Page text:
Loanable funds theory explains interest rates and interest rate movements Views level of interest rates in financial markets as a result of the supply and demand for loanable funds Domestic and foreign households, businesses, and governments all supply and demand loanable funds


Supply and Demand of Loanable Funds

Demand Interest Rate Supply

Quantity of Loanable Funds Supplied and Demanded


Net Supply of Funds in U.S. in 2010

Source Federal Reserve Flow of Funds Matrix Net Supply in Billions Year 2010 data of Dollars Households & NPOs $ 786.9 Business Nonfinancial 75.3 State & Local Govt. -19.3 Federal Government -1378.6 Financial Sector -178.3 Foreign 324.3 Totals (Discrepancy) -$389.7


Source: Federal Reserve Bank of St. Louis


Determinants of Household Savings

1. 2.

3. 4.


Interest rates and tax policy Income and wealth: the greater the wealth or income, the greater the amount saved, Attitudes about saving versus borrowing, Credit availability, the greater the amount of easily obtainable consumer credit the lower the need to save, Job security and belief in soundness of entitlements,


Determinants of Foreign Funds Invested in the U.S.


2. 3. 4.

Relative interest rates and returns on global investments Expected exchange rate changes Safe haven status of U.S. investments Foreign central bank investments in the U.S.


Determinants of Foreign Funds Invested in the U.S.

Country China Saudi Arabia Russia Taiwan S. Korea
Source: Economist, February 2011

Foreign Currency Reserves (all $ in billions) $2,847 456 444 382 292


Federal Government Demand for Funds

Source: 2011 report, CBO CBO 2011 report BudgetUpdate.pdf


Federal Government Demand for Funds

Federal debt held by the public was at $9.0 trillion at end of 2010 (62% GDP) and is projected to grow to $17.4 trillion by 2020 (76% of projected 2020 GDP, 120% of current GDP)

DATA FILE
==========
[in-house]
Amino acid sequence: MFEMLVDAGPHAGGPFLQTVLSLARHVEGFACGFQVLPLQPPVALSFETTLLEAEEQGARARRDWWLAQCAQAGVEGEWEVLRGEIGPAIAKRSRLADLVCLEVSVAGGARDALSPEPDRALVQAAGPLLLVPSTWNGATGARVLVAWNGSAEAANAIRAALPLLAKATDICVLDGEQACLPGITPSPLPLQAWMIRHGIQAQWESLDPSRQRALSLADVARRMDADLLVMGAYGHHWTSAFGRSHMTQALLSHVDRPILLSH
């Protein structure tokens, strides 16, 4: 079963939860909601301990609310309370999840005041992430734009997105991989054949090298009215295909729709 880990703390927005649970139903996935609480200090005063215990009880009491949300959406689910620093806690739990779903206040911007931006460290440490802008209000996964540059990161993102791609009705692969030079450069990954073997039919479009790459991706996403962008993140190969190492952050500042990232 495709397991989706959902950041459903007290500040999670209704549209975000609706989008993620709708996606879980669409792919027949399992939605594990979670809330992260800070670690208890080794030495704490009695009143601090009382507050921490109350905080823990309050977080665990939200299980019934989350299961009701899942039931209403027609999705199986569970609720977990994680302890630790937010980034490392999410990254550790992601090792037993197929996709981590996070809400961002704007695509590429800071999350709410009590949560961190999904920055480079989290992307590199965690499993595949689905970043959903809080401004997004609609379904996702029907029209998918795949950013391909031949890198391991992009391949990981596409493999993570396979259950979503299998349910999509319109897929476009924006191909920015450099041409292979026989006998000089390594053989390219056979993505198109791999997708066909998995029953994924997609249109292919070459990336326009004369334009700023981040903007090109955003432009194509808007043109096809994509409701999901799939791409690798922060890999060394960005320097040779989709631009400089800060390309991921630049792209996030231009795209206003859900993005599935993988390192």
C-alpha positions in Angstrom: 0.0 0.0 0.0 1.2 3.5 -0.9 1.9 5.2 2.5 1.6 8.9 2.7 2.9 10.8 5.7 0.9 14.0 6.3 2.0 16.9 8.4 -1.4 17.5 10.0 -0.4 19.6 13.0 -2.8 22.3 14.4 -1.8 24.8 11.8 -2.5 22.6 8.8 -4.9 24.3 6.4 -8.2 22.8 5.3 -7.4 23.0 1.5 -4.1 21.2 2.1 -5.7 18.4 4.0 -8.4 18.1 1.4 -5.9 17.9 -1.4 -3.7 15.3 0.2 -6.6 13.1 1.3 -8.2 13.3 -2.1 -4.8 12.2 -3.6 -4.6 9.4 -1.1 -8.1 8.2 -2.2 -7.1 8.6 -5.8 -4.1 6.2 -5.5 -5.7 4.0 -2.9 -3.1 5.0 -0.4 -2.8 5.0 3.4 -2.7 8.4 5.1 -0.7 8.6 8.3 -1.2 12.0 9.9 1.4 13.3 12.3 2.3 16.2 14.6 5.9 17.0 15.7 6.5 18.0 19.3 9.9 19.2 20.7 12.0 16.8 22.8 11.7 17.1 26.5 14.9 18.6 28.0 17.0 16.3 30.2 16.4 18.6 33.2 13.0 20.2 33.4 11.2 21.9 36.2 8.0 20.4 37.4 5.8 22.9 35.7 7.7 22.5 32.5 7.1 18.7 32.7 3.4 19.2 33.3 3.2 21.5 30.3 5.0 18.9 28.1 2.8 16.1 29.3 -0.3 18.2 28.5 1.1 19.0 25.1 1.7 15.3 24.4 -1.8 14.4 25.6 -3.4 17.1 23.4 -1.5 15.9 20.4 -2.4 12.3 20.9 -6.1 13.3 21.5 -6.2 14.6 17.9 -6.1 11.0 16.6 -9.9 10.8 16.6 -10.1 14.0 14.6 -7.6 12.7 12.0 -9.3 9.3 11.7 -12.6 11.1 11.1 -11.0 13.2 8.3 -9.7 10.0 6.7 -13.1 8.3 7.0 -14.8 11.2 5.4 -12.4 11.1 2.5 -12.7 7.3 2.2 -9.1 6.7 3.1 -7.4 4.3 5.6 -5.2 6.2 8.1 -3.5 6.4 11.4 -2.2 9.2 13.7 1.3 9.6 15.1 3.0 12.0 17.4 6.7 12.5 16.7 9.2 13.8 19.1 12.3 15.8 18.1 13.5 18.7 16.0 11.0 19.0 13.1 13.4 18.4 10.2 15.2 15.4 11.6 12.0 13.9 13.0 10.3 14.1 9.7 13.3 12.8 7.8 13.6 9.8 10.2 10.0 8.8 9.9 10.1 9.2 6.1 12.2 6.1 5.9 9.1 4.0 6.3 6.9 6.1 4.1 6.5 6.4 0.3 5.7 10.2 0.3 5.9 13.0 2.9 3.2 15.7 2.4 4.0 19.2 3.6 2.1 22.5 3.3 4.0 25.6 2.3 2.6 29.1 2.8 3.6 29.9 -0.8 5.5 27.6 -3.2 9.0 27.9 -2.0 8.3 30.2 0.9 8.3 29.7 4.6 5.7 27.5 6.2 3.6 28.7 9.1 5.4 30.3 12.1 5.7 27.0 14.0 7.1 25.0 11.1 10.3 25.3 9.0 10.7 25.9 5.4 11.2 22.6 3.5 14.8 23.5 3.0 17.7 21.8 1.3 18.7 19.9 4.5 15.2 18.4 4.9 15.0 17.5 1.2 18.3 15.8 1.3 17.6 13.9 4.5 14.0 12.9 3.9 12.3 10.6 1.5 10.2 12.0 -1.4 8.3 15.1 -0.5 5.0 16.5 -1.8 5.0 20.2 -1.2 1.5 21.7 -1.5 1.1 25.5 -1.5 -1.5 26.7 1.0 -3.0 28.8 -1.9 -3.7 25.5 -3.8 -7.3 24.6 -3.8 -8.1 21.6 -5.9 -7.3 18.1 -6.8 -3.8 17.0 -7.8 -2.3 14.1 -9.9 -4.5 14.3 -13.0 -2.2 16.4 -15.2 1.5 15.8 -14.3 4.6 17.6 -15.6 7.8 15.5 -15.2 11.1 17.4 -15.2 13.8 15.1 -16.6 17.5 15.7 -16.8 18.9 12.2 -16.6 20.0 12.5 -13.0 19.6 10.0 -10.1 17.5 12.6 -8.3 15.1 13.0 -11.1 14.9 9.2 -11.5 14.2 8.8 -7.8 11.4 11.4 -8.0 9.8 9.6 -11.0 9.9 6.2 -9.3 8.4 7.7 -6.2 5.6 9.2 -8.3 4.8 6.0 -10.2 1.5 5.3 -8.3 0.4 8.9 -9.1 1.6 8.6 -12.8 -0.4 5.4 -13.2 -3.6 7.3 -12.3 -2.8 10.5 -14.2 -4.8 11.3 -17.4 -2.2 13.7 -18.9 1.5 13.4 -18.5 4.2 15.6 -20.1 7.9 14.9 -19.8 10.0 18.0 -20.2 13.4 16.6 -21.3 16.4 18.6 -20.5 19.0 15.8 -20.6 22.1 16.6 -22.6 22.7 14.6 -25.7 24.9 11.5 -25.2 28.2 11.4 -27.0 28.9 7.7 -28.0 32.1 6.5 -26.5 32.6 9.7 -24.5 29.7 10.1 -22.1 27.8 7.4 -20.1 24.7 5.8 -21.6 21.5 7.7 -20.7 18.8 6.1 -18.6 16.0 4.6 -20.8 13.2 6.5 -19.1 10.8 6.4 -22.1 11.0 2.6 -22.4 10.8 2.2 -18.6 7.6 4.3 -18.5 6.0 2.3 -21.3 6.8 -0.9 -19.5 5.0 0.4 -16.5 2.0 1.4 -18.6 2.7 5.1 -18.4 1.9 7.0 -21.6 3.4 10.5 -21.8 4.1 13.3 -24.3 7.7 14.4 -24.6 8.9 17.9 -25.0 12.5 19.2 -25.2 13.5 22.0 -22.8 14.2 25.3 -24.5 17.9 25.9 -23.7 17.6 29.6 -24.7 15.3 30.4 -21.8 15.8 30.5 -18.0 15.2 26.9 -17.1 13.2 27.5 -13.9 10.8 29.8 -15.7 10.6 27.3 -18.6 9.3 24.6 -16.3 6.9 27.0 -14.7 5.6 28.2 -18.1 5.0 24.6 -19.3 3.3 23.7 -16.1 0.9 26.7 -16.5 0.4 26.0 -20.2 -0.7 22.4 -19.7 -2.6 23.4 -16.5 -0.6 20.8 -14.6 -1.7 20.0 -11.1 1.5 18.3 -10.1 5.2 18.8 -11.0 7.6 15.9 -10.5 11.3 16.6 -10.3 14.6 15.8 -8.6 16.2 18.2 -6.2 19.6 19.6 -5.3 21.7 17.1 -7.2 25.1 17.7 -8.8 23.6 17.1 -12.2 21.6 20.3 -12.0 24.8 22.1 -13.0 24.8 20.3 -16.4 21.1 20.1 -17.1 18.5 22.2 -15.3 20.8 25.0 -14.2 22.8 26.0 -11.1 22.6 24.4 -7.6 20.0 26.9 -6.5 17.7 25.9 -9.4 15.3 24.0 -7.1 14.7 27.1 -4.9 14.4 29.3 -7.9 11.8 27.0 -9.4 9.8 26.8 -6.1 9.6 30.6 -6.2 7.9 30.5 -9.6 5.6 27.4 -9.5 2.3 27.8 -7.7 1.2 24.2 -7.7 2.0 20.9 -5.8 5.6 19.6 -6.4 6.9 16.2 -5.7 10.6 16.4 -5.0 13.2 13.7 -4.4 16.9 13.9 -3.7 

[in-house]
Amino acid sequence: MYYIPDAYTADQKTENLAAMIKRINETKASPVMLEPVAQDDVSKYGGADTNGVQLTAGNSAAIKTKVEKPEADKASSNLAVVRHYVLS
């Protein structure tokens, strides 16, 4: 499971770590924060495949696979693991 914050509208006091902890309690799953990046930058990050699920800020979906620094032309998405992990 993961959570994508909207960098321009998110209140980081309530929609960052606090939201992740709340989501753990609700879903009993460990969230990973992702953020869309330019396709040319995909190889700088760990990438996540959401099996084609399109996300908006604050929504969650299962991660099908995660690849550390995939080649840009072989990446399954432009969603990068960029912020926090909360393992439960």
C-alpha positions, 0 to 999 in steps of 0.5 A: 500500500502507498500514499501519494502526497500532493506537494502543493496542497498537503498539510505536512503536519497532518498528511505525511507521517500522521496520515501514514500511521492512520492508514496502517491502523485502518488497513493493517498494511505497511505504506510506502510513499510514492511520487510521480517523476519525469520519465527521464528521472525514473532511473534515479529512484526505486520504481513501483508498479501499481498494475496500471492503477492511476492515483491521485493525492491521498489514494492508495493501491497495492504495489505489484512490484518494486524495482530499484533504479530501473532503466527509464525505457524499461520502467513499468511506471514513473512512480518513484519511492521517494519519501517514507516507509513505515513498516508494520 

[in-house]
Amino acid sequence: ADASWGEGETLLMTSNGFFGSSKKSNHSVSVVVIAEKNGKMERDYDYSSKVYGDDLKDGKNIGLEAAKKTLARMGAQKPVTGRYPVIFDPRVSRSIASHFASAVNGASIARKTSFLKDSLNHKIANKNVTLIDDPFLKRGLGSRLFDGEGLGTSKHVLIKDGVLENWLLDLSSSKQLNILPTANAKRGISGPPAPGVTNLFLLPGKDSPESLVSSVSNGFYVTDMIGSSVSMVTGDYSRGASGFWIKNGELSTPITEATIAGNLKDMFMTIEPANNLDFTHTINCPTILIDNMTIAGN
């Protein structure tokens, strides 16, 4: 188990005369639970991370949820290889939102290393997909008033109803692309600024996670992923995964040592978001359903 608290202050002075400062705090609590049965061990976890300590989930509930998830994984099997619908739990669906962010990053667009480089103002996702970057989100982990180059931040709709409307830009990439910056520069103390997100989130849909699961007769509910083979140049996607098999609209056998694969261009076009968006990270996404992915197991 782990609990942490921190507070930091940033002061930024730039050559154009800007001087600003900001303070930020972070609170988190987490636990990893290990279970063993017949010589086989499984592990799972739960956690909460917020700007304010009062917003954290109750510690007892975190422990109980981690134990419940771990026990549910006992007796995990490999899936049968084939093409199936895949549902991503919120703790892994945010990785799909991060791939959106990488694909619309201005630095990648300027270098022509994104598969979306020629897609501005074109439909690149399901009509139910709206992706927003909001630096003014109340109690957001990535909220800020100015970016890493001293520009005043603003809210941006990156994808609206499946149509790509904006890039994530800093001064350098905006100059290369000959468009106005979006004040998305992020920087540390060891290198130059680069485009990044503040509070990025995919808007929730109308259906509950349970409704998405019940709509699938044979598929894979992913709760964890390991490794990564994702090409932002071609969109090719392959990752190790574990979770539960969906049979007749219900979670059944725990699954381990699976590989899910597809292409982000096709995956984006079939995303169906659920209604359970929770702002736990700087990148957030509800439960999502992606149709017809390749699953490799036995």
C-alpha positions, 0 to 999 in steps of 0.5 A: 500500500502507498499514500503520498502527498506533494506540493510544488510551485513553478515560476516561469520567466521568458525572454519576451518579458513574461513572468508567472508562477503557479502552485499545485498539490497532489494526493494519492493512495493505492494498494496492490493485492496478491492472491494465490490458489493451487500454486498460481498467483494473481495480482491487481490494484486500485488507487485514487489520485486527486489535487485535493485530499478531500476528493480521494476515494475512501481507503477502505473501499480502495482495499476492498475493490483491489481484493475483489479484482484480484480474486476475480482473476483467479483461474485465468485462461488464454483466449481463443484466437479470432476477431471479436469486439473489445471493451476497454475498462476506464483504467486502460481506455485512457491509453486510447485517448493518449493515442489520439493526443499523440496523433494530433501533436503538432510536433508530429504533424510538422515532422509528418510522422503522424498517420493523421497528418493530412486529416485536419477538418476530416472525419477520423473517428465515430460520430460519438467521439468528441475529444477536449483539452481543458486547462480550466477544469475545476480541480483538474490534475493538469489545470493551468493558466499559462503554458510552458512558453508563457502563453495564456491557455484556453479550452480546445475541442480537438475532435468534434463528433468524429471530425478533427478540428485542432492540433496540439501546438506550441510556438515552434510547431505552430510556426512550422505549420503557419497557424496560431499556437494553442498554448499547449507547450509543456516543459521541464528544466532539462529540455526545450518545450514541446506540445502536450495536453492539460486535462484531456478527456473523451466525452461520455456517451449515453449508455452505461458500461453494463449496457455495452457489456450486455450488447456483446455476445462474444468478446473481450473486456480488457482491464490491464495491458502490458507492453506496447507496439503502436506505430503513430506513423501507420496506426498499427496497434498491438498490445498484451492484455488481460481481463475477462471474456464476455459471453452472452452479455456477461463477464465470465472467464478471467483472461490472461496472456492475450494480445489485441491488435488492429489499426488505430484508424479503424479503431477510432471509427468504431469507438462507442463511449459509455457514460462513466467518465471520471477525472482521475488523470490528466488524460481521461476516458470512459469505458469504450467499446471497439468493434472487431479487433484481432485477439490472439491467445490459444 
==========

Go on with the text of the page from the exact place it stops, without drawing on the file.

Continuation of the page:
Large potential for crowding out and/or dependence on foreign investment


Federal Government Demand for Funds

Total Federal Debt is currently $14.1 trillion (97% GDP) and is projected to grow to $23.1 trillion by 2020 (64% increase)

Interest expense is projected to grow to 3.5% of GDP by 2020


Shifts in Supply and Demand Curves change Equilibrium Interest Rates

Increased supply of loanable funds
Interest Rate

Increased demand for loanable funds

Interest Rate





i** i* i** Q* Q** E E* E i*


Quantity of Funds Supplied

Q* Q**

Quantity of Funds Demanded


Factors that Cause Supply and Demand Curves to Shift

Increase in Affect on Supply Affect on Demand Wealth & income Increase N/A As wealth and income increase, funds suppliers are more willing to supply funds to markets. Result: lower interest rates Risk Decrease Decrease As the risk of an investment decreases, funds suppliers are less willing to purchase the claim. All else equal, demanders of funds would be less willing to borrow as well. Result: higher interest rates Near term spending needs Decrease N/A As current spending needs increase, funds suppliers are less willing to invest. Result: higher interest rates Monetary expansion Increase N/A As the central bank increases the supply of money in the economy, this directly increases the supply of funds available for lending. Result: lower interest rates


Factors that Cause Supply and Demand Curves to Shift

Increase in Affect on Supply Affect on Demand Economic growth Increase Increase With stronger economic growth, wealth and incomes rise, increasing the supply of funds available. As U.S. economic strength improves relative to the rest of the world, foreign supply of funds is also increased. Business demand for funds increases as more projects are profitable. Result: indeterminate effect on interest rates, but at more rapid growth rates interest rates tend to rise. Utility derived from assets Decrease Increase As utility from owning assets increases, funds suppliers are less willing to invest and postpone consumption whereas funds demanders are more willing to borrow. Result: higher interest rates Restrictive covenants Increase Decrease As loan or bond covenants become more restrictive, borrowers reduce their demand for funds. Result: lower interest rates


Factors that Cause Supply and Demand Curves to Shift